Big game meat processing requires careful attention to details and speedy action in warm weather. A friend of mine gave me permission to share his true story about the results of his wild game processing during a recent elk season.
On the third day of the season, Bill had started the long hike in the dark of morning to get to a remote elk haunt before daylight.
He followed the familiar horse trail near Helena, Montana until he came to an elk trail that went straight up the steep mountainside. The temperature in the area had been ranging from the thirties at night to about 60 degrees for a high, a set up for problems with big game meat processing.
That morning he was determined to avoid the other hunters he had been seeing the last couple of days. He was headed way up above a drainage he had not been to before.
The plan was to be high up on the cool side of the mountain by 5:30 a.m. It wouldn’t be an easy area to traverse. The footing was terrible because of the harsh angles and loose rock. (Another retrieval and game meat processing barrier?) Despite the warm temperatures, there was a little slippery snow on the ground on that side. Most hunters were avoiding that area for obvious reasons. Bill was undaunted and knew there would be elk up there somewhere.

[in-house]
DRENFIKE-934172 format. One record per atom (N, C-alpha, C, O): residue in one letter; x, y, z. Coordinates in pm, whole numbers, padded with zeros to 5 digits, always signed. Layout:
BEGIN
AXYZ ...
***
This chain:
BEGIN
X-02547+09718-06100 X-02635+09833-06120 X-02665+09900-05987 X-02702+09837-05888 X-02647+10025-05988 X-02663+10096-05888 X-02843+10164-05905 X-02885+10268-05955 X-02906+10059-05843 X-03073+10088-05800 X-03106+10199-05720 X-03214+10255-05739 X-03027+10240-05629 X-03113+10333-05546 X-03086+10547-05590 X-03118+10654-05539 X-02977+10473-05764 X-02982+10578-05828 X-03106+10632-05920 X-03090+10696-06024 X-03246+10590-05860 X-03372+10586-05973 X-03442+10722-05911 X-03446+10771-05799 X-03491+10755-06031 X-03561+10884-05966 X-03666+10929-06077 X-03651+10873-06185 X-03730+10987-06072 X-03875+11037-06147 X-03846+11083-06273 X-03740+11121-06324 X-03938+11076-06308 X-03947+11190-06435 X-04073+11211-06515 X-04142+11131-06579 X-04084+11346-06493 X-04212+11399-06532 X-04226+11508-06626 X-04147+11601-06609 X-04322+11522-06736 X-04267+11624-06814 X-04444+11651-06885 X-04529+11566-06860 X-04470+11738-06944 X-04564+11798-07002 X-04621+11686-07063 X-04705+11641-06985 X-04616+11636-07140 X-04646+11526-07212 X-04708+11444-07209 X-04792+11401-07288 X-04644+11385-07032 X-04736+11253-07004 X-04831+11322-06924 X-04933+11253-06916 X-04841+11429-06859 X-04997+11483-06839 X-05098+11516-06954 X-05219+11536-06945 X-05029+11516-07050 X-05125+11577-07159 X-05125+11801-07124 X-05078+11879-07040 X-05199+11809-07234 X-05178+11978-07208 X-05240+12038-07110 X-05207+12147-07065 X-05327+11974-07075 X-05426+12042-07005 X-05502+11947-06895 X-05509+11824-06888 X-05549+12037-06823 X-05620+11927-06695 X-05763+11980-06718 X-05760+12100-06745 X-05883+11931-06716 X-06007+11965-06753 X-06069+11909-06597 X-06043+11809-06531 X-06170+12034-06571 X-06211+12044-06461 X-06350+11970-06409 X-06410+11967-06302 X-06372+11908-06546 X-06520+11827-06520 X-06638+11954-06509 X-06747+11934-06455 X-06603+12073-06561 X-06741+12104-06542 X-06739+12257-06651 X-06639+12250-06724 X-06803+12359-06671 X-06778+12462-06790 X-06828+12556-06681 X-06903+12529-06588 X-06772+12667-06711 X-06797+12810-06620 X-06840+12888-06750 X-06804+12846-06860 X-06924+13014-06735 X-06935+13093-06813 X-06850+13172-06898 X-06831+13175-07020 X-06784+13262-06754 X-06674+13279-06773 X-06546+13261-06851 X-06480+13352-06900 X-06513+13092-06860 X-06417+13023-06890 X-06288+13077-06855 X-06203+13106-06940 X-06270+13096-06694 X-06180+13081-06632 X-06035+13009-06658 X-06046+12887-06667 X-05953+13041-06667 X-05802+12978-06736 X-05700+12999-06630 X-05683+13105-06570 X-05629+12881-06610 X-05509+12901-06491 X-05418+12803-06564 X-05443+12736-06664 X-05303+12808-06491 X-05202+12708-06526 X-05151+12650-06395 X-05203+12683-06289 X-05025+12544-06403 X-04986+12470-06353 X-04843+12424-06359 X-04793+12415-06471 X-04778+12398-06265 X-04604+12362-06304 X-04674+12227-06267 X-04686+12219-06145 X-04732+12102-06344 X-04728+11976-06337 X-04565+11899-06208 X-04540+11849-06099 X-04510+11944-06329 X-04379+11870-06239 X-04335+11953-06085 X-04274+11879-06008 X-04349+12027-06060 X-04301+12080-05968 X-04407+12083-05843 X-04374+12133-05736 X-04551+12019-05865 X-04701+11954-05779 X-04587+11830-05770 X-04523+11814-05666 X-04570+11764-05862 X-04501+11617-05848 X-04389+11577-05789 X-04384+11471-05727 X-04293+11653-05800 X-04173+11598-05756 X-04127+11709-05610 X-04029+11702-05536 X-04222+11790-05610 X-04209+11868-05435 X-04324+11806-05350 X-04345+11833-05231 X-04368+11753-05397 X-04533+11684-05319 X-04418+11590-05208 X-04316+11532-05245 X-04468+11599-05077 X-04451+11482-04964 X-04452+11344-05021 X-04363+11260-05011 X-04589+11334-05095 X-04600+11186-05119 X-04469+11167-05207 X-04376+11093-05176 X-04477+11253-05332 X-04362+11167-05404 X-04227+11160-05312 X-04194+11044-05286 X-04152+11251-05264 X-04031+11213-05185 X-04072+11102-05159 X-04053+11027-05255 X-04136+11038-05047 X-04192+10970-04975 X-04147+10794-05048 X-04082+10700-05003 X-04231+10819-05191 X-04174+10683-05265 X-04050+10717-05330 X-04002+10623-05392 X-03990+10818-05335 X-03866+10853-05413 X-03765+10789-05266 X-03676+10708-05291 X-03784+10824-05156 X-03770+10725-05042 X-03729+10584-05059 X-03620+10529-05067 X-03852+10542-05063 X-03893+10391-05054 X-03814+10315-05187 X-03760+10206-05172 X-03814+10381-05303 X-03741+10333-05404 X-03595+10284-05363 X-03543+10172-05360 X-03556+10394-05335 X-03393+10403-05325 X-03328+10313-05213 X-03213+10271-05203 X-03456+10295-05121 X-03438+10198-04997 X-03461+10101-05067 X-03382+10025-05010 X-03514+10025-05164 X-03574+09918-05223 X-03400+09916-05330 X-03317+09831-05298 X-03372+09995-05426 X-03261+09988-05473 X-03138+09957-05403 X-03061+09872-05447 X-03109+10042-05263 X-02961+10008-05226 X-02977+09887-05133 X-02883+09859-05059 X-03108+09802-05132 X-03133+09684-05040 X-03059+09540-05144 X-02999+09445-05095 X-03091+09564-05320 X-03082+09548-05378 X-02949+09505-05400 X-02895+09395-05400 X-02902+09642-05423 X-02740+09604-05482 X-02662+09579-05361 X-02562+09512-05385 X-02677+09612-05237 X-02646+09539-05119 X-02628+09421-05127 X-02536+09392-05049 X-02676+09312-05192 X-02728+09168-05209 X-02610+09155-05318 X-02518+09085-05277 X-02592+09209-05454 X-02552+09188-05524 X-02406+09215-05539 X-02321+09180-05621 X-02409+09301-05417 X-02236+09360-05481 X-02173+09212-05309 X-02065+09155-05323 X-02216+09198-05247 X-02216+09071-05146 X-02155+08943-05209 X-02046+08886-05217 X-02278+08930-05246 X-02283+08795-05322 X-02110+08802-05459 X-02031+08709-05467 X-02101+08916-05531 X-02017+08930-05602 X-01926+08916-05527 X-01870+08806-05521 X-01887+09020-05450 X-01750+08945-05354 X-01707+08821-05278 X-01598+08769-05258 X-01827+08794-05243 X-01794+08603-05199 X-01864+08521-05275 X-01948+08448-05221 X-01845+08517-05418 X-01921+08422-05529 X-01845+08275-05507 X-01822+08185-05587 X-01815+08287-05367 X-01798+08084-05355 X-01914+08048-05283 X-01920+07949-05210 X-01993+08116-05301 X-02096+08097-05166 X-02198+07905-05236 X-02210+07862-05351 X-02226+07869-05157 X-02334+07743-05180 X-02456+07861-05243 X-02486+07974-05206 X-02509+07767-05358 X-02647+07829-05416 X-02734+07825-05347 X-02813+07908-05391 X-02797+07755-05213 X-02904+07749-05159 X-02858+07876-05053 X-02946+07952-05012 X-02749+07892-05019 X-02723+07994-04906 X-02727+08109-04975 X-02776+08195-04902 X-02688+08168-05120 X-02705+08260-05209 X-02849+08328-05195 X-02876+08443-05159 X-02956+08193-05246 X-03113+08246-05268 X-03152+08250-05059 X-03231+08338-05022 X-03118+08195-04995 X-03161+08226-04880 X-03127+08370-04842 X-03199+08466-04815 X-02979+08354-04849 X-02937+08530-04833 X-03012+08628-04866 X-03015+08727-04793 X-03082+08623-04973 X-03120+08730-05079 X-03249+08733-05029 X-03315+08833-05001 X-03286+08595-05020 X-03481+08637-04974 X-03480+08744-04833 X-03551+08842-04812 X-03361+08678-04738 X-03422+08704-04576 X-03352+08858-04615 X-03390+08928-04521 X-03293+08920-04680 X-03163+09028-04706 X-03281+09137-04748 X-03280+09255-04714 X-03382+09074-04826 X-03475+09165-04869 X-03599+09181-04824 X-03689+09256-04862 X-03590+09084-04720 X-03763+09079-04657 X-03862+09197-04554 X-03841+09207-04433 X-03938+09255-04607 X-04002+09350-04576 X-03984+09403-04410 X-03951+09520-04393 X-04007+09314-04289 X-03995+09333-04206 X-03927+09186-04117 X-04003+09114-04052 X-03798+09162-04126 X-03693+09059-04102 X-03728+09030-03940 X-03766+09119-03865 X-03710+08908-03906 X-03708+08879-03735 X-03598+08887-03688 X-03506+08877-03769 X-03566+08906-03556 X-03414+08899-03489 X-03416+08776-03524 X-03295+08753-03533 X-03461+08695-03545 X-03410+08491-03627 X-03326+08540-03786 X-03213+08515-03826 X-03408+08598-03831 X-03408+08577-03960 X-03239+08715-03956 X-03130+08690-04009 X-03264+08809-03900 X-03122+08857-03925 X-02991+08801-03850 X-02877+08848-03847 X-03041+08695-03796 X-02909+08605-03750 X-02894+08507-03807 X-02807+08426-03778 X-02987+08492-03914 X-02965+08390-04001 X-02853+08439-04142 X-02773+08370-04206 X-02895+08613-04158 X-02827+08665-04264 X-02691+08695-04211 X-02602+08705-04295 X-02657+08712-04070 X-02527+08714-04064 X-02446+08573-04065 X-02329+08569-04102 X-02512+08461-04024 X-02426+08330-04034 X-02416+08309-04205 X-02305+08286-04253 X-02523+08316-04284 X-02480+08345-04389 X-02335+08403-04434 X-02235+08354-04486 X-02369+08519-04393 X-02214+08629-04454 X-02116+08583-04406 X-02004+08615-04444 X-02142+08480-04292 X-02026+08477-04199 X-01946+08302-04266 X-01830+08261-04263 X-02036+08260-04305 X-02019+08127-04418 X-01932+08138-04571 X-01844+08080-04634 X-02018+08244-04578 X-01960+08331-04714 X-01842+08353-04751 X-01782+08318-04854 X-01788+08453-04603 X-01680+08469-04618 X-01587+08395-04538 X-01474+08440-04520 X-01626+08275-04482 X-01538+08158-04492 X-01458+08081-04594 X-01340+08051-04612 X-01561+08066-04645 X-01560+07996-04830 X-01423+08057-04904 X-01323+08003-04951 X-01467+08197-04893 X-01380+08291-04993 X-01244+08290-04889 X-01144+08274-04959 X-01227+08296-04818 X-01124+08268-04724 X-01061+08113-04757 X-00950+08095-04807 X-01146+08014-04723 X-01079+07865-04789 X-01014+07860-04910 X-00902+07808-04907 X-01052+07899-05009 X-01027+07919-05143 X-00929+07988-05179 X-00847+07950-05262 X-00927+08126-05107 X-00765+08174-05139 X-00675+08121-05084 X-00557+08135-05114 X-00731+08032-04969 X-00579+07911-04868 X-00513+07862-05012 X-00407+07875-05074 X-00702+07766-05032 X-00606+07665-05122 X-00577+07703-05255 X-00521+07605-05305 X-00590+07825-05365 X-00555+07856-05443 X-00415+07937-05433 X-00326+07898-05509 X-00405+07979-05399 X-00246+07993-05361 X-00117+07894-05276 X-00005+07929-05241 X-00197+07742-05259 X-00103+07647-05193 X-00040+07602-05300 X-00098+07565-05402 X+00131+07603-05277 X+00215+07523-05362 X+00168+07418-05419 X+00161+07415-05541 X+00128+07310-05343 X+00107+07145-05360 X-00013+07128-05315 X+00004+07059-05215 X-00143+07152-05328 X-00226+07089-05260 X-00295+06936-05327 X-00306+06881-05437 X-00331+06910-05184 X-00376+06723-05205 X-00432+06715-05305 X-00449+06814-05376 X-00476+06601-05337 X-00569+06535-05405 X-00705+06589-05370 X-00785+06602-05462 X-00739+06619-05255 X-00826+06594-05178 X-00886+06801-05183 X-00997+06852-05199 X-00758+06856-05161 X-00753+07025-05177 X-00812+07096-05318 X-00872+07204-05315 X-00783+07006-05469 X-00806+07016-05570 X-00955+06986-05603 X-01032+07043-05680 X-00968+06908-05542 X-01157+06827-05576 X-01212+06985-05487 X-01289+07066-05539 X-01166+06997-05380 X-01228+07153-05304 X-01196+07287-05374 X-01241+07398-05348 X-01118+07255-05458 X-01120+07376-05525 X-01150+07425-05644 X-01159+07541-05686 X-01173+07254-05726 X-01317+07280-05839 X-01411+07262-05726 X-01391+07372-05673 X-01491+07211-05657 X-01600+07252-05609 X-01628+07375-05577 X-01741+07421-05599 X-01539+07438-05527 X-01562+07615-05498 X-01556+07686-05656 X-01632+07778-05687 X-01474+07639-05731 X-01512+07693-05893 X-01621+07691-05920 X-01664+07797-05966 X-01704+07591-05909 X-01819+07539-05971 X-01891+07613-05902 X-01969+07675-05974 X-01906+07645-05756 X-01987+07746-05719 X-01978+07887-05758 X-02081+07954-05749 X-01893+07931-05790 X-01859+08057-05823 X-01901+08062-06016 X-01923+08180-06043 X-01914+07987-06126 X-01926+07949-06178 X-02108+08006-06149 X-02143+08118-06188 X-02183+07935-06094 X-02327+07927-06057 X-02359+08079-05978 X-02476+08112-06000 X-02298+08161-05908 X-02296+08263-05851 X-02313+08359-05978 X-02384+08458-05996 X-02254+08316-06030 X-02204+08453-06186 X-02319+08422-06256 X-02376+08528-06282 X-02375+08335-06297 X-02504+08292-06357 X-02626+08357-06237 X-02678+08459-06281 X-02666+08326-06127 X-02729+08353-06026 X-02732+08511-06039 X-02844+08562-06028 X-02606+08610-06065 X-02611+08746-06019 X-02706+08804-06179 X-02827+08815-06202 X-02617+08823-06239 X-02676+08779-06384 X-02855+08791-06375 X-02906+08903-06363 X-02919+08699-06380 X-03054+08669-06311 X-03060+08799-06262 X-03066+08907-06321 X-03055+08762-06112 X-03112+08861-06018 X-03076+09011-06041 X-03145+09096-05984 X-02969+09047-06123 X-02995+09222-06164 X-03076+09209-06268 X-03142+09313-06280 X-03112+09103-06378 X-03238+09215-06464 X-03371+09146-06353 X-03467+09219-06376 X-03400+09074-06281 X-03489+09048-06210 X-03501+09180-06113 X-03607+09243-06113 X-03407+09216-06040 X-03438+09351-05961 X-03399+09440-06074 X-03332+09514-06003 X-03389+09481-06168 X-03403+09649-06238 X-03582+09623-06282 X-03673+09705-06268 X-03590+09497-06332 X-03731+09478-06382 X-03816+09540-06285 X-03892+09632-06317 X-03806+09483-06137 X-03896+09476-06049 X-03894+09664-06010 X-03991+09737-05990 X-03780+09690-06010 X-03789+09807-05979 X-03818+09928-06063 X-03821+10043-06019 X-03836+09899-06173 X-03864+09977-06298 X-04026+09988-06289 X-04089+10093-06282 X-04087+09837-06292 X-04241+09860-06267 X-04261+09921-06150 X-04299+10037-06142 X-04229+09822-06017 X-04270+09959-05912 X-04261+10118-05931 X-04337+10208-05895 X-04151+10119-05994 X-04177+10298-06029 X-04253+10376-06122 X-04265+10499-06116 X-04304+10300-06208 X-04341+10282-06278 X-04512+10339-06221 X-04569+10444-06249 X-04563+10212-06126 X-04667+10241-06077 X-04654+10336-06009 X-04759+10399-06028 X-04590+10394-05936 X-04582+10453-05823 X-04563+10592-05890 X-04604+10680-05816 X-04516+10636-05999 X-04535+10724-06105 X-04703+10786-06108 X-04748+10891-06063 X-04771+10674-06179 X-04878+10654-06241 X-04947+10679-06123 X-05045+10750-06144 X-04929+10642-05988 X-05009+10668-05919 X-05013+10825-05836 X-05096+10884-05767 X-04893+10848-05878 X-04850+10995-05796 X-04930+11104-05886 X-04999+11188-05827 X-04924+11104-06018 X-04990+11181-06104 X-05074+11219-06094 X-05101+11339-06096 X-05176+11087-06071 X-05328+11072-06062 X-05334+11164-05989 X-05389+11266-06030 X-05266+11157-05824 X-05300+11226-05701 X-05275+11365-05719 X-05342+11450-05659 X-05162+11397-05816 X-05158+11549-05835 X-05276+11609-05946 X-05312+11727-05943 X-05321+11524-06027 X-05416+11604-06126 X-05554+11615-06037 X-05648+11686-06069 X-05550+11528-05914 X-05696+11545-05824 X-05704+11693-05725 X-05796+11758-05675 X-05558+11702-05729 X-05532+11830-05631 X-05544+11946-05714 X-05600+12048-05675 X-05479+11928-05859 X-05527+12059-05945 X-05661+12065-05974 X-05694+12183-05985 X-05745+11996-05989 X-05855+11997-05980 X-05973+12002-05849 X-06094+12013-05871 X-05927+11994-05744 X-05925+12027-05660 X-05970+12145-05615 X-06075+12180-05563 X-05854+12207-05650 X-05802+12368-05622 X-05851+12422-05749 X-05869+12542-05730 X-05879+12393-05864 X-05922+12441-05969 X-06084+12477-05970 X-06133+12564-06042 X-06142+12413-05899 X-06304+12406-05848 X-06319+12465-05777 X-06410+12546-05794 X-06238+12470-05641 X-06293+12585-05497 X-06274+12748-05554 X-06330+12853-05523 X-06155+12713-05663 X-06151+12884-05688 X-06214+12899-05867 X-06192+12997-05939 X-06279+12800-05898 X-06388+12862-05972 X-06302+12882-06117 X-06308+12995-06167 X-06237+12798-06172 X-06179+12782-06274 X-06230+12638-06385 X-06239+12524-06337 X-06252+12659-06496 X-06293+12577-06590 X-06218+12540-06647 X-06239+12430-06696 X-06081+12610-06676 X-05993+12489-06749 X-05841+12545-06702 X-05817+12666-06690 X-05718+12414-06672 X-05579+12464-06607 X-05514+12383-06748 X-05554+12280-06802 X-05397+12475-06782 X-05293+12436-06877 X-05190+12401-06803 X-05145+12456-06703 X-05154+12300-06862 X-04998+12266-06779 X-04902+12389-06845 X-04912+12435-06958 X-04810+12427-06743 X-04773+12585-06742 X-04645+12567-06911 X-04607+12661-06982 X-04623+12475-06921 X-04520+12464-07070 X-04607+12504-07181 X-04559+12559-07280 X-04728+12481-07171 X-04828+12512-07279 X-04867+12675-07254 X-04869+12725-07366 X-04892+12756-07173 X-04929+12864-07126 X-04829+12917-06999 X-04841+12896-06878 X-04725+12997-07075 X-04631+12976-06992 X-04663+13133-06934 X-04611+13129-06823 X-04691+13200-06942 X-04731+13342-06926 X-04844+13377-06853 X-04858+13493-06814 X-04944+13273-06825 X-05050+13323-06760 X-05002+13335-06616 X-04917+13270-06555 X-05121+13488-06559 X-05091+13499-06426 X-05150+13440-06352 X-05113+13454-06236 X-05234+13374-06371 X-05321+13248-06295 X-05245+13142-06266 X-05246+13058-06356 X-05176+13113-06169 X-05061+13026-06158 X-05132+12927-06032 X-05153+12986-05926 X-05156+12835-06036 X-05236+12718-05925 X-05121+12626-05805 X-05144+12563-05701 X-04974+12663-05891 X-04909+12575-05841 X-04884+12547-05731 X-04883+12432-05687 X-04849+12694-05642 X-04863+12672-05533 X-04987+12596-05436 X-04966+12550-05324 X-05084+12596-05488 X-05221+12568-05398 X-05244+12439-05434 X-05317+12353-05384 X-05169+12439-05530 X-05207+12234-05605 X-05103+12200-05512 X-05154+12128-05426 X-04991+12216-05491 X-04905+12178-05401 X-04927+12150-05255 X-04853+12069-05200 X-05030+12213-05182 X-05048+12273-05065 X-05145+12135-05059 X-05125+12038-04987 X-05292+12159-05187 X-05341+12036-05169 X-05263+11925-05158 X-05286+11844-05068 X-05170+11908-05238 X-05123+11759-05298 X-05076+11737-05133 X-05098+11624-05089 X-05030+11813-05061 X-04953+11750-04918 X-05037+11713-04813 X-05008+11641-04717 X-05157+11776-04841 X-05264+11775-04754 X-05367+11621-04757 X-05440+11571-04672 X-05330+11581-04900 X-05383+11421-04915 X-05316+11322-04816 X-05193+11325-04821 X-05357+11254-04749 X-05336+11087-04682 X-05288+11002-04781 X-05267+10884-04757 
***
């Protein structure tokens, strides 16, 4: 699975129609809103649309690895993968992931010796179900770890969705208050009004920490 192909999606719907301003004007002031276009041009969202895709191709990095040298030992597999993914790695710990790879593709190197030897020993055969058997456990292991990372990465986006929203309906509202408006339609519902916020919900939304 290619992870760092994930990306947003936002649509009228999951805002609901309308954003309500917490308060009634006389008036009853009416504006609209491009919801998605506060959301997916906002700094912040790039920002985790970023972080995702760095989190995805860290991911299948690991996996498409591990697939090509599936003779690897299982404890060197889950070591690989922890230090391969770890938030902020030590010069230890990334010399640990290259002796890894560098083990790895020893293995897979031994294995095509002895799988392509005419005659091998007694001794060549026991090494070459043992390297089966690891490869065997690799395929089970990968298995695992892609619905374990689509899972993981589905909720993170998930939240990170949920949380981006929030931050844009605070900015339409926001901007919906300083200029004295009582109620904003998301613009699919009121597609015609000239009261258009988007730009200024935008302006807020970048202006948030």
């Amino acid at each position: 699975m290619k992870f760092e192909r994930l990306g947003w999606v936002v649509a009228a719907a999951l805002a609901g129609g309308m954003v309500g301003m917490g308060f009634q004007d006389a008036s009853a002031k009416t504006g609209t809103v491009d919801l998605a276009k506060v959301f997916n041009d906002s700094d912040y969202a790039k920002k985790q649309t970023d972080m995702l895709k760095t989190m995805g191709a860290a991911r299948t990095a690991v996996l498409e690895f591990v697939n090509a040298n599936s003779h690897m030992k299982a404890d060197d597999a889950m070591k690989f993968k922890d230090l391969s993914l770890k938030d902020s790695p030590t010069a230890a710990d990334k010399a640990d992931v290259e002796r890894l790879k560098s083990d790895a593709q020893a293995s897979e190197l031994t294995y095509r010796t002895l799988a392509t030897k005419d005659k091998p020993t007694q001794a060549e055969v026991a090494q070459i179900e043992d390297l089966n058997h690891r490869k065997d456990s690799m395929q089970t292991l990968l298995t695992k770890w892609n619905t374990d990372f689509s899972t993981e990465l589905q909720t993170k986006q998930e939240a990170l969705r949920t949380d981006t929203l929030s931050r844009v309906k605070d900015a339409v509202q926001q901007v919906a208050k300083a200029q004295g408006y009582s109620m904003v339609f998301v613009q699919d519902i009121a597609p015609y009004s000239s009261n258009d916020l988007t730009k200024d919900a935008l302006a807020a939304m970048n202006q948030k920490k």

His thighs burned in rebellion for hours, but as the climb finally became a little tamer, he found heavier elk trails that indicated he was in the company of his quarry. Late in the afternoon, one of the elk trails led him to a very large grassy hillside with sage scattered across it and dark timber surrounding it.
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Almost immediately he heard elk chirps, but the cows clearly sounded like they were moving away. He decided to follow them since the wind was in his favor.
He used the sage as best he could, stooping to hide his silhouette as much as possible. Once he reached the middle of the park, he suddenly realized he wasn’t alone. He froze and studied the huge antlers moving above the sage about a hundred fifty yards away. Since Bill was in the open, he began to inch backwards toward some sage, but it was too late. The big bull lifted his head, spotted him and turned to bolt.
Bill made a quick shot with his Browning 300 Winchester Magnum. The trophy six-pointer disappeared into the timber. Without moving around too much he found some blood and slowly walked into the edge of the tree line. The bull was just standing there broadside about thirty yards away.